Again, Tom Ammiano cheered everyone up (you got to love a stand-up comedian who runs for office and wins). “You can’t drown out a big queen,” he called out. “The future is ours, boys and girls, the future is ours.” I tend to agree. Just don’t know how near or distant.
Forgive the fact that I don’t have a telephoto, and you can’t see the shero-to-shero hug that NCLR Director Kate Kendall was giving Therese Stewart, who argued on behalf of the City and County of San Francisco. Â (See? Almost obscured by the camerawoman?) I think Stewart should be declared King of the City and County of San Francisco, man. Â Her and Shannon Minter. Co-kings. Â Wow. Â And I’m not even a lawyer or a law student.
This chap’s T-shirt read: “Behind every successful person lies a pack of haters.” You can’t make it out, but the figure on it is flipping the bird. Â Man, he sold a ton of those that morning. Um, to our side. Â He was inspirationally chipper (“You people got to stop drinking that hatorade!” he called out to the cranky Yes folk.) Here, he was schooling one such hater on the specifics of where God was. Â Everywhere, was basically his argument. Â He walked away saying “Case closed! Case closed!” And at least to my mind, it was.
Now if only he could have trot around Civic Center and similarly schooled the driver of the homo-hate mobile. This vehicle had to have chewed up at least a half a tank of gas, as it slowly encircled the plaza all morning long. Â A truck whose sole purpose was to declare the sin (oops: the SIN!) of homosexuality, complete with an enormous photo of two men kissing, with a circle/slash garland around it, various biblical passages highlit for our edification. The words HOMOSEXUALITY IS A SIN lovingly painted, each word its own rainbow, across the side in foot-high letters. Lord, the time this man spent decorating this vehicle. More time than I ever spent cleaning my parents’ cars in all my high school years, combined. More like, the amount of time a really, really good LGBT Pride float takes. I can only imagine he thought it was an ark. I can also only imagine the charge he gets looking at the 5 foot tall photo of the man-on-man kiss.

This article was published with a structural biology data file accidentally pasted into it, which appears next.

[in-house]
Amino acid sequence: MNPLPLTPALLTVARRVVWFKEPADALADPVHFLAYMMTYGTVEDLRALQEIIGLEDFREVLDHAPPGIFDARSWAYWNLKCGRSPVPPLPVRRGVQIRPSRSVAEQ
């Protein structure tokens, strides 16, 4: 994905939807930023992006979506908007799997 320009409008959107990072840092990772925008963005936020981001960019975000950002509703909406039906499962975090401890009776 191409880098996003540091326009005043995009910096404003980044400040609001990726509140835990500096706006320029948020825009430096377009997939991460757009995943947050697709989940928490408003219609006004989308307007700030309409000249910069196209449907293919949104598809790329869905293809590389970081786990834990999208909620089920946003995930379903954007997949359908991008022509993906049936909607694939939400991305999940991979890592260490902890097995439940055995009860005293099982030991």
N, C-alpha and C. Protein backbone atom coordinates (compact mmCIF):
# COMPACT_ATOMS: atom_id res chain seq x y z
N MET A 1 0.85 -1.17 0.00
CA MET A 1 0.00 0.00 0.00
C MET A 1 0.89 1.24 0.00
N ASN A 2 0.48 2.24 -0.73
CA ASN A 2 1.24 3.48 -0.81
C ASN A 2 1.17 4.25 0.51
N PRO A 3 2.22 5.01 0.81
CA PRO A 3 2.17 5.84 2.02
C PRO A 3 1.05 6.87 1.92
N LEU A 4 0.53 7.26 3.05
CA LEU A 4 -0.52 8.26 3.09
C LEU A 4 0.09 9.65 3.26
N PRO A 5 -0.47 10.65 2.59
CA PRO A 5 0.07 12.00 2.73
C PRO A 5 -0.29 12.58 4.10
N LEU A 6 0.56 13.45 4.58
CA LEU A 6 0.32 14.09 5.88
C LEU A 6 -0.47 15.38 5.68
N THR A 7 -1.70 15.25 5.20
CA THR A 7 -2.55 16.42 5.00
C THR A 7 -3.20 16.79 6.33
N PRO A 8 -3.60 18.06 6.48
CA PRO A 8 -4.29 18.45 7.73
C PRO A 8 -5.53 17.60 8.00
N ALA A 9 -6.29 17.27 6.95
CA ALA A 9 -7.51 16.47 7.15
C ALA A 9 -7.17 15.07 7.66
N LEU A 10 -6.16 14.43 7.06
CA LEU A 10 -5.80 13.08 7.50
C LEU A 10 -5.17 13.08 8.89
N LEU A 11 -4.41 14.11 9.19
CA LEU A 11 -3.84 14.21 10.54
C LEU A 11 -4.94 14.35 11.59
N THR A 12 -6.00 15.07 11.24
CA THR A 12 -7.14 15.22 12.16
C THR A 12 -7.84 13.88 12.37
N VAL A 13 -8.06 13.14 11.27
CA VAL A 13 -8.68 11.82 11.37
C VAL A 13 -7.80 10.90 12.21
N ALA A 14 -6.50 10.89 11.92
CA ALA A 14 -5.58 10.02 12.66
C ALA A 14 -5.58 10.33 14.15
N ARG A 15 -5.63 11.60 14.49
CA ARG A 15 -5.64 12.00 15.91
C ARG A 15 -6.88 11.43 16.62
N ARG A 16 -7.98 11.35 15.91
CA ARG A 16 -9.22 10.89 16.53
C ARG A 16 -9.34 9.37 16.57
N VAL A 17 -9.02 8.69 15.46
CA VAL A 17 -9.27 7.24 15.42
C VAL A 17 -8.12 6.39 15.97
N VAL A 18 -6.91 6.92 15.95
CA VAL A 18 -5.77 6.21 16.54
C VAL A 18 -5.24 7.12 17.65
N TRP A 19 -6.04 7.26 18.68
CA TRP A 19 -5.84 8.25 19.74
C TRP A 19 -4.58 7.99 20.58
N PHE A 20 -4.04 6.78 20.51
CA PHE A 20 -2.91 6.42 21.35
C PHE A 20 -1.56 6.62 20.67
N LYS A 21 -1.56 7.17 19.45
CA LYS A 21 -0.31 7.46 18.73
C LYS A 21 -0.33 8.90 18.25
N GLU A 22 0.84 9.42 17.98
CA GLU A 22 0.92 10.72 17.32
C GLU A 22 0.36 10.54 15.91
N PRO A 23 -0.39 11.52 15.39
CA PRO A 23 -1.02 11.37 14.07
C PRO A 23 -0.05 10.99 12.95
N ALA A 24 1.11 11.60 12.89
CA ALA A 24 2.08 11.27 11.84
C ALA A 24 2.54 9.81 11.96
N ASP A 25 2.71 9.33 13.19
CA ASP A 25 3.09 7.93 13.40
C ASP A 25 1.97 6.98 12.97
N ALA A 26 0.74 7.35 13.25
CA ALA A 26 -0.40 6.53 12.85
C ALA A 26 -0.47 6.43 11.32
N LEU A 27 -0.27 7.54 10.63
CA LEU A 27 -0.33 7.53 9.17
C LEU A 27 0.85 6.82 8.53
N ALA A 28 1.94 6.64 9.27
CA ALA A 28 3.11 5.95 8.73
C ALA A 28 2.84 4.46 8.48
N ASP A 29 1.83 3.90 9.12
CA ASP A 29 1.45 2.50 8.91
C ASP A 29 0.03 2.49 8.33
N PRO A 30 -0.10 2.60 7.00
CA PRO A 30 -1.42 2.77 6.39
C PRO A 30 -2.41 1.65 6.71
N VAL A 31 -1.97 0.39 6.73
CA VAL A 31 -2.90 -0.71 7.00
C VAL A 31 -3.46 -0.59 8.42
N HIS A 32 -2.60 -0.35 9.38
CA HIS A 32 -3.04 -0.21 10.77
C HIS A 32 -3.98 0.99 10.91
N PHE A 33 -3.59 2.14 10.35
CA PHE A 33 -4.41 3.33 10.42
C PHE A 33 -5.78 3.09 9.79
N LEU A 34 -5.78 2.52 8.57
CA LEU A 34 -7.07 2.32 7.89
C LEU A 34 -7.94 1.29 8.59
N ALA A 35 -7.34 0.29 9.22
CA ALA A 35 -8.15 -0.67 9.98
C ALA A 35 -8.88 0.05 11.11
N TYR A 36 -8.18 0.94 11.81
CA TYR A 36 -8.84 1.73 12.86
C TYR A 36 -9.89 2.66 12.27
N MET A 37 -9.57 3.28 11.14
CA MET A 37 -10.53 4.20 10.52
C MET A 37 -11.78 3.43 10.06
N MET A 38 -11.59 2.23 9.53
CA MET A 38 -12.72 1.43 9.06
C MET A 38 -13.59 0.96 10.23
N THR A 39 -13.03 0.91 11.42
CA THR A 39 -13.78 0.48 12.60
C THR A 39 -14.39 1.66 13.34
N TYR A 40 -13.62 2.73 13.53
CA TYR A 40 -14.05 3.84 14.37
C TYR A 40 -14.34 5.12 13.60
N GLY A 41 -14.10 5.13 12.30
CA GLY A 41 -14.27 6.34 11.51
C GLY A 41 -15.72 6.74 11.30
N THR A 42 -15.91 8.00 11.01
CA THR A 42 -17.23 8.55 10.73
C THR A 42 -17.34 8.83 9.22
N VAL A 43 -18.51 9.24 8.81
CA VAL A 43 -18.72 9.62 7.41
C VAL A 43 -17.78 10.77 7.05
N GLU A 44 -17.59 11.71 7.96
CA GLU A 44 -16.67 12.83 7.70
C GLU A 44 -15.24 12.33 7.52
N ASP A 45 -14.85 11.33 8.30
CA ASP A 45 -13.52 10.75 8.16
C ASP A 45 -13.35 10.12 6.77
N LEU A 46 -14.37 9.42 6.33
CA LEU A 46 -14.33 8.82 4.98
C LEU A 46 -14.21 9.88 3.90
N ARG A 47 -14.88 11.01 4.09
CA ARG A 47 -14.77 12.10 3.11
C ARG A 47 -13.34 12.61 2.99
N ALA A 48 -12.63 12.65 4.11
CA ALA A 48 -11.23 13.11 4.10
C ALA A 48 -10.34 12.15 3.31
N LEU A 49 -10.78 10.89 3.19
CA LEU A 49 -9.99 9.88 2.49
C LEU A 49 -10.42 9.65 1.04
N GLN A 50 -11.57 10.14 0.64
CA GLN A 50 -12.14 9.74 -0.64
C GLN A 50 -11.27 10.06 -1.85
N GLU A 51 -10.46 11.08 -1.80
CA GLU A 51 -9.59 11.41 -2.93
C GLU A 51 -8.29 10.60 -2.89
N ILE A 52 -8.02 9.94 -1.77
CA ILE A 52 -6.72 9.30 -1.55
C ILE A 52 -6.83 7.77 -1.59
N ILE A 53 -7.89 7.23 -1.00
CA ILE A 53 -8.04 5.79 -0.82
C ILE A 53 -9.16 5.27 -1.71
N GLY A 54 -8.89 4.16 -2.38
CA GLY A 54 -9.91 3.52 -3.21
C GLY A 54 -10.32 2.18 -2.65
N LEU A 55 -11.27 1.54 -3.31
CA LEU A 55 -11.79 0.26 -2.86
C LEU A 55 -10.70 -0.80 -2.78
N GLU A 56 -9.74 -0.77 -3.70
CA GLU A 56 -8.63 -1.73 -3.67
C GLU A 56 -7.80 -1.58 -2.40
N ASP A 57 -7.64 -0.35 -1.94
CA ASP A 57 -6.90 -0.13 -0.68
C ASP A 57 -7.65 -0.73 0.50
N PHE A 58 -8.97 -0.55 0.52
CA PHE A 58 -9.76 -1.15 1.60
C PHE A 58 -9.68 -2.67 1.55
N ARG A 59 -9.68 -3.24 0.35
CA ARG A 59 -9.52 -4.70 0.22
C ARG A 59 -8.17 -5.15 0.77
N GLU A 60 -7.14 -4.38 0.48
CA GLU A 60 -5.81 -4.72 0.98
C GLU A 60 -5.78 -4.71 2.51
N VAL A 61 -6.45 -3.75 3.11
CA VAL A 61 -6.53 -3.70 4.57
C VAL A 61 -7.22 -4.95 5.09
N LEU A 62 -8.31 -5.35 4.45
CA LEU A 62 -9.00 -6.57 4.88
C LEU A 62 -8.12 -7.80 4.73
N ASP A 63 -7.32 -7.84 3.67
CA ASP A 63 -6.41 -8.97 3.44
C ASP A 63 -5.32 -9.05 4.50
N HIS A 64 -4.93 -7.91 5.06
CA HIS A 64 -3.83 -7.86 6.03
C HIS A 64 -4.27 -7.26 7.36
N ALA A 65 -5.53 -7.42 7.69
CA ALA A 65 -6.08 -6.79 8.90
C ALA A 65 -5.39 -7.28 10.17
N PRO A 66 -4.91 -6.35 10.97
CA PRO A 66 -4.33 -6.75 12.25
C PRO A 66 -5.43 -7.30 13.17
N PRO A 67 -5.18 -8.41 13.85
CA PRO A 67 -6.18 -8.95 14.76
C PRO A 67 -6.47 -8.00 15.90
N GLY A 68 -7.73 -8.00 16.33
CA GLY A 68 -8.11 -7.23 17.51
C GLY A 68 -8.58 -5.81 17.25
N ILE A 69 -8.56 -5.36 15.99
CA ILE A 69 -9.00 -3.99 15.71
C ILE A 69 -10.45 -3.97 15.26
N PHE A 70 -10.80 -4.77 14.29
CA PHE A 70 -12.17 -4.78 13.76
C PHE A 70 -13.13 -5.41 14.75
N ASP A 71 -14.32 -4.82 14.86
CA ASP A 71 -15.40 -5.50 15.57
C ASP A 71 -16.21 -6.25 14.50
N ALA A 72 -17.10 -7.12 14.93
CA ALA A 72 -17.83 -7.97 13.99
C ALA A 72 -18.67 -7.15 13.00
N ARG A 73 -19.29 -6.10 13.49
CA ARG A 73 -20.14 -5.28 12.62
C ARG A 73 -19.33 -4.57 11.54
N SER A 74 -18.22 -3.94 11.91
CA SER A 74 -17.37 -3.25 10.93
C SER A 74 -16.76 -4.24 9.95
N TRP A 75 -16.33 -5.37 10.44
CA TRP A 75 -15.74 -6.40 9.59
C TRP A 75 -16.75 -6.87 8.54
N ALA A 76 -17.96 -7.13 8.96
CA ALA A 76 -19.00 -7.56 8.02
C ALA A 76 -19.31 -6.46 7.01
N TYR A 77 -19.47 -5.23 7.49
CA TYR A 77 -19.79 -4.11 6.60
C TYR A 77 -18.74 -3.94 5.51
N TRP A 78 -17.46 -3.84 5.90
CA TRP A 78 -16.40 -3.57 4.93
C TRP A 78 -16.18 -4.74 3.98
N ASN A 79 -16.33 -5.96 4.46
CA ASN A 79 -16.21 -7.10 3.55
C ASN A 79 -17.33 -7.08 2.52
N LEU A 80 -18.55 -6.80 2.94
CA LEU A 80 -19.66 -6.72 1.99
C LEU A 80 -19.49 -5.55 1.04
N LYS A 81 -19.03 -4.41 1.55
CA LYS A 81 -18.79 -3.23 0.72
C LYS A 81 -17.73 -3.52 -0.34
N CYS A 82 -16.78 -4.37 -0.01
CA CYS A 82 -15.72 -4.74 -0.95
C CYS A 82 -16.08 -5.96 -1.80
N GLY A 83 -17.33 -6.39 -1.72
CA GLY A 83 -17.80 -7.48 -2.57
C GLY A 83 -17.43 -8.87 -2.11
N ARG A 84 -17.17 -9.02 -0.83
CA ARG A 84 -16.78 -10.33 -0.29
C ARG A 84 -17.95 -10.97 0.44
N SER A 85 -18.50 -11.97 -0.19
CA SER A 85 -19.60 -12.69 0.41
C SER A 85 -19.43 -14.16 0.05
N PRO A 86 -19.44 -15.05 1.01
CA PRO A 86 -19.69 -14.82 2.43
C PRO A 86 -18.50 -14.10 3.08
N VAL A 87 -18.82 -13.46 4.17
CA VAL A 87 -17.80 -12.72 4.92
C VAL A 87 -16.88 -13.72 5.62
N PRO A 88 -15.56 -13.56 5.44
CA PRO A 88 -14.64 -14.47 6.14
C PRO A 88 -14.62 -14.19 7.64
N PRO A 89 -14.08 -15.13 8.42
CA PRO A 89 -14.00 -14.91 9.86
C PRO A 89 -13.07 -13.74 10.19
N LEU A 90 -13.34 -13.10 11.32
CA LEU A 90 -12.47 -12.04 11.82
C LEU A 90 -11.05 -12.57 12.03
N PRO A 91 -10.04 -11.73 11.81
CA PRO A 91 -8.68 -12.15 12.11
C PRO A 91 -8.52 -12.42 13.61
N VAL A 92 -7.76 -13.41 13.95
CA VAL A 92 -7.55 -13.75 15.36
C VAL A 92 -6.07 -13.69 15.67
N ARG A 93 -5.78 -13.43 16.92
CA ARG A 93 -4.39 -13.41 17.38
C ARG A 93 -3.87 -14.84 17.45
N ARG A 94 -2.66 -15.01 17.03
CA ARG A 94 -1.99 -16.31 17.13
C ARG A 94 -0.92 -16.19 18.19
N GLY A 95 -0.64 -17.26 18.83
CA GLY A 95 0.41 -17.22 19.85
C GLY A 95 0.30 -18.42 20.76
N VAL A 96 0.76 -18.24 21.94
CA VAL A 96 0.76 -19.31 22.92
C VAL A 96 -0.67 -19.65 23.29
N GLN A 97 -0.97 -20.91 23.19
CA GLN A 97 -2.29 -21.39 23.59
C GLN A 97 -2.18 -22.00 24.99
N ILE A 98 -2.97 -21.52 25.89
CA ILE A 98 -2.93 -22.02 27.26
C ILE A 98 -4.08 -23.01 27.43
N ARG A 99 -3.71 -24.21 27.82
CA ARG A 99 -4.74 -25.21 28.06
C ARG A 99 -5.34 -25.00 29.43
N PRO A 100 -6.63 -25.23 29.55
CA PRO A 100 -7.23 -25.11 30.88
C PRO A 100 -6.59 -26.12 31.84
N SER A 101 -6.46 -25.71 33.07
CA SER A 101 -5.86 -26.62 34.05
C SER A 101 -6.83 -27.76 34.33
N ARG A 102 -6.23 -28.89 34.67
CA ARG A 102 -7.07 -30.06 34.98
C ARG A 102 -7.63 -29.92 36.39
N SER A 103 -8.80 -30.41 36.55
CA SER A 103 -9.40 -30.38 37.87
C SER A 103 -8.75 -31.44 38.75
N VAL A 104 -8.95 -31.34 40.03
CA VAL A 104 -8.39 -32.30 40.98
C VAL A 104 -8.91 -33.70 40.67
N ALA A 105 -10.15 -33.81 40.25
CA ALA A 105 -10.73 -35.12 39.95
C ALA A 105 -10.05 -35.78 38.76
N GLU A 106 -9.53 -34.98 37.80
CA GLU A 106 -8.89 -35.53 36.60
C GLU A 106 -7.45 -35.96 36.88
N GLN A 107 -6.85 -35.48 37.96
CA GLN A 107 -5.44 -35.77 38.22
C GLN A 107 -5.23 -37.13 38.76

Here’s our shero Therese Stewart hopping over a puddle that a troup of plad skirt-clad parochial schoolgirls had only moments before hopped over (they were scenic and photogenic, but also kids, so alas, no pics.) Â Why a puddle-jumping shot? I dunno, why not? Â Would that the recalcitrant end of the supreme court were as easily surmountable.
And here’s what I liked most: look at these young gals in the foreground looking on at Ms. Stewart there. They had just finished watching this woman’s face plastered on the 20′ x 30′ JumboTron, and even if they didn’t follow every nuance of her razor-sharp argument (fantastic point-by-point summary at the NCLR blog here, in reverse order most recent back to the beginning, 27-odd concise post-lets), they heard the crowd around them cheer her points loudly. Â I just like thinking about what that moment might have been like for them. Â They totally could grow up to be like her. Â I got your PowerPuff Grrl power riiiiiight here, sisters, and it’s real. Â And it’s a dyke with close-cropped hair and sensible shoes. Â And a brain that deserves to one day be sitting up on the Supreme Court, man.
Parting thoughts: brace for inclement weather, people. Â Justice Joyce Kennard: buzz kill par excellence. Â Severe case of interruptitis. Man I’d hate to be at a dinner party with her. I am lining up lots of people I don’t want to be in social situations with. Â Least favorite elevator ride would include her and No on 8 consultant Steve Smith.
Christopher Krueger, from the Attorney General’s office? Â Oh where do we start. I think I’d almost rather have had Bobby Jindal up there arguing for us. Â Yes, I said that. Â De-ba-cle. Debacle. A splat of Jindalian proportion. Â (Splat: opera singer for when you don’t hit your high note.) I hate AG Jerry Brown’s guts for sending this clown in there (that was a song! not a legal strategy!) Will not vote for that man for kaka. Coward shoulda been in there himself if he believed what he said he did. (Hey, LD, let us know what you really think!)
Now I think the whole thing was a cynical political calculation on the part of the future gubernatorial candidate. Hope I’m wrong. But the AG argument undercut everyone else’s, and then when he was to make his point (you know: the reason undercutting the revision vs. argument argument was going to be justified?), he was all “Um” and “You know” and I swear I didn’t hear him cite one precedent. Â Seriously. Â Whatever water that argument held before he went in there is now all over the floor. Â That he went last? Again: de-ba-cle. He was terrible enough as to have been forgettable, but unfortunately, batting last, he remains memorably regrettable. Â Kaka poo poo, basically, is my most articulate response to him. Â But hey. I’m a jurisprudential neophyte.
[More later, mebbe, after the kids are in bed. Bed, after the kids are in bed. 'Night all.]